If you enjoyed Dan McPherson’s My First Stupid Game, you’re sure to love I Didn’t Know You Could Yodel. Yodel is much larger and better programmed than My First Stupid Game, but the writing and the puzzles are at about the same level. For example, McPherson’s game featured a time limit imposed by the need to pee — in Yodel, unhappy bowels are the feature attraction. However, where the former ended once you had relieved yourself (onto a picture of Barney the dinosaur, no less), the latter is just beginning. Flushing a toilet is the gateway to sprawling vistas of strange riddles, terse descriptions (interspersed with broad cut-scenes), and mostly-nonsensical plot developments. I’m generally not a big fan of the kind of “Dumb and Dumber” humor with which Yodel is permeated. In addition, I found the first puzzle both irritating and illogical. (A key falls off a bookshelf, but it’s not on the floor! Where is it? In the next room! Why? Who knows?) Consequently, I gave up and started using the walkthrough about 15 minutes into the game. I’m happy to say, however, that I’m not altogether sorry that I did.
For one thing, let’s give credit where it’s due: the authors have programmed a text-adventure engine in (according to them) a combination of Modula-2, C, C++, Garbano, and (Intel x86) Assembler, and their simulation of the Infocom interface is not half bad; they even included a free implementation of Hangman. Unfortunately, in the era of Inform, TADS, and Hugo, “not half bad” is really not that great. The engine is missing a number of conveniences, among them the “X” abbreviation for “EXAMINE”, a “VERBOSE” mode, and the “OOPS” verb; I think these conveniences should basically be considered de rigueur for any modern text game. Moreover, while the game was relatively bug-free, the ones I did encounter were doozies: at one point the game crashed completely when attempting to go into Hangman mode, and at another point the “key found” flag was apparently not reset on a restore, making the game unsolvable. Still, despite these flaws, I salute anyone with the energy and the skills to code, from scratch, an Infocom-clone with Yodel‘s level of sophistication. Also, the program had a couple of touches that I thought were pretty cool — at several points during the game, an inset sub-window popped up which presented a parallel narrative thread (“Meanwhile, back at the ranch…”). This technique worked quite well, and I think it has a lot of potential for expanding the narrative range, and breaking the limitations of the second-person POV, to which IF usually limits itself. The gimmick was also used at the end of the game to provide a fairly enjoyable epilogue describing the eventual fate of every character you met along the way, a la Animal House. Finally, I did enjoy the free Hangman game, though its puzzles and its insertion into the game were just about as illogical as everything else in Yodel.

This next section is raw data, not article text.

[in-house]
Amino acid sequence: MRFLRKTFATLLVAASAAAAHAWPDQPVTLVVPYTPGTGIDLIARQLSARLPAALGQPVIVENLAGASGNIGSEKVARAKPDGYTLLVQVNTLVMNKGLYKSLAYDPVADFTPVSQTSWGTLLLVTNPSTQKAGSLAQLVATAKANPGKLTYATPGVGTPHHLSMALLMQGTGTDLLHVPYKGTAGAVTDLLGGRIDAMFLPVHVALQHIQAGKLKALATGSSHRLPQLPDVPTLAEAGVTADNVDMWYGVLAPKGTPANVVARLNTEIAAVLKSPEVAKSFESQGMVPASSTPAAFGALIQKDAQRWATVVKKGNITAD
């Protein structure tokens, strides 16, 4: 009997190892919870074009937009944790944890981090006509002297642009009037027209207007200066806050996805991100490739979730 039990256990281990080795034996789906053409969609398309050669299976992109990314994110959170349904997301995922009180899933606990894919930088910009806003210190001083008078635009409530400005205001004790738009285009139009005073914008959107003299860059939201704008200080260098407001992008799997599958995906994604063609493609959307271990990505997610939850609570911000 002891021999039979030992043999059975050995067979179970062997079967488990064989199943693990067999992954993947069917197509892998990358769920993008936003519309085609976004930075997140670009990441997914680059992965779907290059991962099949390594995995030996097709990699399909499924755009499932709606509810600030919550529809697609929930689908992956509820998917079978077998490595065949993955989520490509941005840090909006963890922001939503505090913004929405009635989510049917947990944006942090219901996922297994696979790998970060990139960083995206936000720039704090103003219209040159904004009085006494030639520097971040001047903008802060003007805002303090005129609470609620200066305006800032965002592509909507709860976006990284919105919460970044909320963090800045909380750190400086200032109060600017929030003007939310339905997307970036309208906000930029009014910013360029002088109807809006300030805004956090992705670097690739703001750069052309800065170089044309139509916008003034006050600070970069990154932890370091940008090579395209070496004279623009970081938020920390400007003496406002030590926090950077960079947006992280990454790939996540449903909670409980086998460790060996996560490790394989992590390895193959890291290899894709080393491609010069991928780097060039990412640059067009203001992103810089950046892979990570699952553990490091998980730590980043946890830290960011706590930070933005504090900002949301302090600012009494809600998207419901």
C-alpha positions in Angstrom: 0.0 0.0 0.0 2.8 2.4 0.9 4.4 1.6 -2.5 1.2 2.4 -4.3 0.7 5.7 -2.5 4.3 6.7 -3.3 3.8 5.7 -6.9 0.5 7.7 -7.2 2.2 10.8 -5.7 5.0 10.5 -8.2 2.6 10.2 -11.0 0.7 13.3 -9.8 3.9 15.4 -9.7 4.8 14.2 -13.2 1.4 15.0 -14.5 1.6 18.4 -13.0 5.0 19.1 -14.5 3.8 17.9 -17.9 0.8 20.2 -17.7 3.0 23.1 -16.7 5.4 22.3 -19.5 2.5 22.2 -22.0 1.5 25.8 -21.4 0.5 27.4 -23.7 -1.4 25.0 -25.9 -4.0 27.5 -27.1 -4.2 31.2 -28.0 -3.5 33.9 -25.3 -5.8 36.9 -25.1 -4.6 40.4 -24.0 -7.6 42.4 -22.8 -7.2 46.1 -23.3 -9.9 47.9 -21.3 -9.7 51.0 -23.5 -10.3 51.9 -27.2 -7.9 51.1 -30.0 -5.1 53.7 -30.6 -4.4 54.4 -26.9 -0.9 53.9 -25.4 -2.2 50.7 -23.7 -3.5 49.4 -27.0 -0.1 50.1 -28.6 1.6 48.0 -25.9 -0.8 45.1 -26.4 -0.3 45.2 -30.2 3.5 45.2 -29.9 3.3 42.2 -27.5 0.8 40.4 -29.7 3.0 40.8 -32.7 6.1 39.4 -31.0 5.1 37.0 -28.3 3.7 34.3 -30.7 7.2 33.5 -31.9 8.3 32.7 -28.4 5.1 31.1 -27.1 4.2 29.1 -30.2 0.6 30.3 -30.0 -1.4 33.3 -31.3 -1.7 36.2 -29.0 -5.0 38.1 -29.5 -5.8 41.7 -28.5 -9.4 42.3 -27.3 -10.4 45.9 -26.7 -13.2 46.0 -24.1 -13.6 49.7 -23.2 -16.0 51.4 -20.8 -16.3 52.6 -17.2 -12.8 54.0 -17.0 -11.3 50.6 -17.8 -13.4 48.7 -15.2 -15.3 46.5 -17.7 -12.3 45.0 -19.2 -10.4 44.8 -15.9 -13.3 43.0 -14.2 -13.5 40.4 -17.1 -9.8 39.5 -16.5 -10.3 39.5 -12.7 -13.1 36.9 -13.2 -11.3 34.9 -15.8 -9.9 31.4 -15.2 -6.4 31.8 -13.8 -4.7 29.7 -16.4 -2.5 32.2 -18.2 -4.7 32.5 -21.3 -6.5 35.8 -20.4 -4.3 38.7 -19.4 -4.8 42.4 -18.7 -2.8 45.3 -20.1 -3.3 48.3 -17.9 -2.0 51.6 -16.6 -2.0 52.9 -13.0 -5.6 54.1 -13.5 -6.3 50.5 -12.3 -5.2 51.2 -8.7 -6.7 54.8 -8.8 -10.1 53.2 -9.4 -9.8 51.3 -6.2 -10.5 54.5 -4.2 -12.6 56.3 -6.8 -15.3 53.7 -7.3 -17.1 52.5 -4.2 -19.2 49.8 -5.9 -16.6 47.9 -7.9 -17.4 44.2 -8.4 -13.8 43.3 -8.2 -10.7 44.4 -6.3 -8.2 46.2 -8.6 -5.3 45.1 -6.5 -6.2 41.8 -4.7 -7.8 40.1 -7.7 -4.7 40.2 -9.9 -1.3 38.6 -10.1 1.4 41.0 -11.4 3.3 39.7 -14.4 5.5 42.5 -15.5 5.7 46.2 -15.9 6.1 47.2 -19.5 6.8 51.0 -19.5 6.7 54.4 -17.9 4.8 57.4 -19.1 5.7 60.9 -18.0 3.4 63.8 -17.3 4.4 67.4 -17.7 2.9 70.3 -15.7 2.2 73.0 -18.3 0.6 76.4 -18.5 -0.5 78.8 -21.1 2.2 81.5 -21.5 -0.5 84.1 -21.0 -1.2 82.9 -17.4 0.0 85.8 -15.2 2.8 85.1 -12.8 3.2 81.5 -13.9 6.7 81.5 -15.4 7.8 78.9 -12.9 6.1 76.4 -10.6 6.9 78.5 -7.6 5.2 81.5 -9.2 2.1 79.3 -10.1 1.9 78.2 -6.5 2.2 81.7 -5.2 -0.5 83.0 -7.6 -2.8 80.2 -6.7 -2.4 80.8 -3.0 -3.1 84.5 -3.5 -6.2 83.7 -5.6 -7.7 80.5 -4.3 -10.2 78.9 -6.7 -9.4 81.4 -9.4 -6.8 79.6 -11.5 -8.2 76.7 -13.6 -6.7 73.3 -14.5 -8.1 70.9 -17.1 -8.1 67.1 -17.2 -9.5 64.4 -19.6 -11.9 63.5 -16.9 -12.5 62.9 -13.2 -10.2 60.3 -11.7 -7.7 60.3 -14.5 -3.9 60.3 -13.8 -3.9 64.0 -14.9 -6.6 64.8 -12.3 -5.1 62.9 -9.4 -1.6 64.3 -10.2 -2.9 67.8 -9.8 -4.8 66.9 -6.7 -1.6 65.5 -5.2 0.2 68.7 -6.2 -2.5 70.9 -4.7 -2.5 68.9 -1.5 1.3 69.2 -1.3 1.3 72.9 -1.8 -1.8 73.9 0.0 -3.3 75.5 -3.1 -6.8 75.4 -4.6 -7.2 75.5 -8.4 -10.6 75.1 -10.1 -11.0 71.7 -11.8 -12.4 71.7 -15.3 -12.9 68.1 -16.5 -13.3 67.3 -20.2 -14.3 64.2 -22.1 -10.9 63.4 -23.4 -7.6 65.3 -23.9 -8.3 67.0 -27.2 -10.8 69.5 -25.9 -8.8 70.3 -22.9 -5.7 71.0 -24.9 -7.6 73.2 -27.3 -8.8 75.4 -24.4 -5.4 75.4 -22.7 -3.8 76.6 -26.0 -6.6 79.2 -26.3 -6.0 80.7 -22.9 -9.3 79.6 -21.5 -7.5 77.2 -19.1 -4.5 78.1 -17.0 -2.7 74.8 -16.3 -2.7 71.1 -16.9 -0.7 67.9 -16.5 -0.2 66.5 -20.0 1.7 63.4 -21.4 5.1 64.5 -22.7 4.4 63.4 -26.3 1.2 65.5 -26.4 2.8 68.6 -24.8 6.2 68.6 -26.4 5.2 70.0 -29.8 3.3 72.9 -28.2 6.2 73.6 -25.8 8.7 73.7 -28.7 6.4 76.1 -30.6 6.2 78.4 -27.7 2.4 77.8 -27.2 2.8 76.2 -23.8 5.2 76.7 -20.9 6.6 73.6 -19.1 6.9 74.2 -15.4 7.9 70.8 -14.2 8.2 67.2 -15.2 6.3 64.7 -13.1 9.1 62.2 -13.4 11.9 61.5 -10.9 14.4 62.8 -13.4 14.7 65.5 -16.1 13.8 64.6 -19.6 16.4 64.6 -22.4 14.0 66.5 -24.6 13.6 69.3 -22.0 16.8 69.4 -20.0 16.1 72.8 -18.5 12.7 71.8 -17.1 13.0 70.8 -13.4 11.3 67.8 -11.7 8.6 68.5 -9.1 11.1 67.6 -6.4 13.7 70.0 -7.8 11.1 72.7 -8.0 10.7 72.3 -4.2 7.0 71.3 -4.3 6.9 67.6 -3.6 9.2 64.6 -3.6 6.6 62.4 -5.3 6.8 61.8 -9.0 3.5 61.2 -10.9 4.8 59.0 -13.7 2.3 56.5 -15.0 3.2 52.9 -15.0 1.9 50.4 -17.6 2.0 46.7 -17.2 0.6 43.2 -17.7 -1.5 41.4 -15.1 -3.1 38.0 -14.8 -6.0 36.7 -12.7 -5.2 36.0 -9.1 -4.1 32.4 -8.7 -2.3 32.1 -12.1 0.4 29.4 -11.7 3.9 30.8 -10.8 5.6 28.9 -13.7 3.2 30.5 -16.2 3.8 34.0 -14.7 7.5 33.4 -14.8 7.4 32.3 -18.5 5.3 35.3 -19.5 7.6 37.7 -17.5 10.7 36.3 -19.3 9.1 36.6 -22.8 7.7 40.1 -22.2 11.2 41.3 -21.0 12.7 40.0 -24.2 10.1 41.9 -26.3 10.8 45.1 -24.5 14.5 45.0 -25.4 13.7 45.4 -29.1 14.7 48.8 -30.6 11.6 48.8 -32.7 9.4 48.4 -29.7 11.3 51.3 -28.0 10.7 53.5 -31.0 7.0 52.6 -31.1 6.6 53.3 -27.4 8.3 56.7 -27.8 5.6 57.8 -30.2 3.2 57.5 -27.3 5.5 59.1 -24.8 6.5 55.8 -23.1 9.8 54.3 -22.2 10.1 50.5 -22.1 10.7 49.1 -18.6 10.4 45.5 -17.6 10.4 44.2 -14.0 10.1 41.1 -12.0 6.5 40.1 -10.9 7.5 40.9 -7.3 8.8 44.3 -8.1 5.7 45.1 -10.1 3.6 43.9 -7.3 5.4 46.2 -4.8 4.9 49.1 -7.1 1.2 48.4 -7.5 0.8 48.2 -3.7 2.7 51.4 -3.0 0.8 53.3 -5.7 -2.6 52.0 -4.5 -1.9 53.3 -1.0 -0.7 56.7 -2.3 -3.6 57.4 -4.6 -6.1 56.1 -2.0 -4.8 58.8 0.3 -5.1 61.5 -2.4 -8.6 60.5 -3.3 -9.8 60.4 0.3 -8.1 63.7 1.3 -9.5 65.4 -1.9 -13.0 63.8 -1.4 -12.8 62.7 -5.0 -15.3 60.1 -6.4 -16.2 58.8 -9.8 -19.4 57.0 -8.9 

Which brings us to the plot. I won’t give away too much about the plot in Yodel, mainly because I didn’t really understand what little plot there was. All I’ll say is this: don’t expect anything to make any sense. There are several moments in the game that I found quite funny, but they are swamped by long stretches of bizarre, inexplicable, or adolescent japes. I would be very surprised if anyone (outside, perhaps, of the authors’ circle of friends) is able to solve the game without a walkthrough. Many of the riddles (and yes, there are many many of them) left me baffled, even after I knew the solution. Moreover, the abrupt, patchwork nature of the game gave me the impression that in several situations only one action would do, and how anyone would guess that action is beyond me. By the way, if you’re offended by descriptions of “swimsuit babes acting out your wildest fantasy” or borderline-racist, stereotypical depictions of Indians (Native Americans, not Bengalis), then Yodel is probably not the game for you. If, on the other hand, you’re in the mood for something lowbrow, then grab a walkthrough — Yodel is not entirely without its rewards.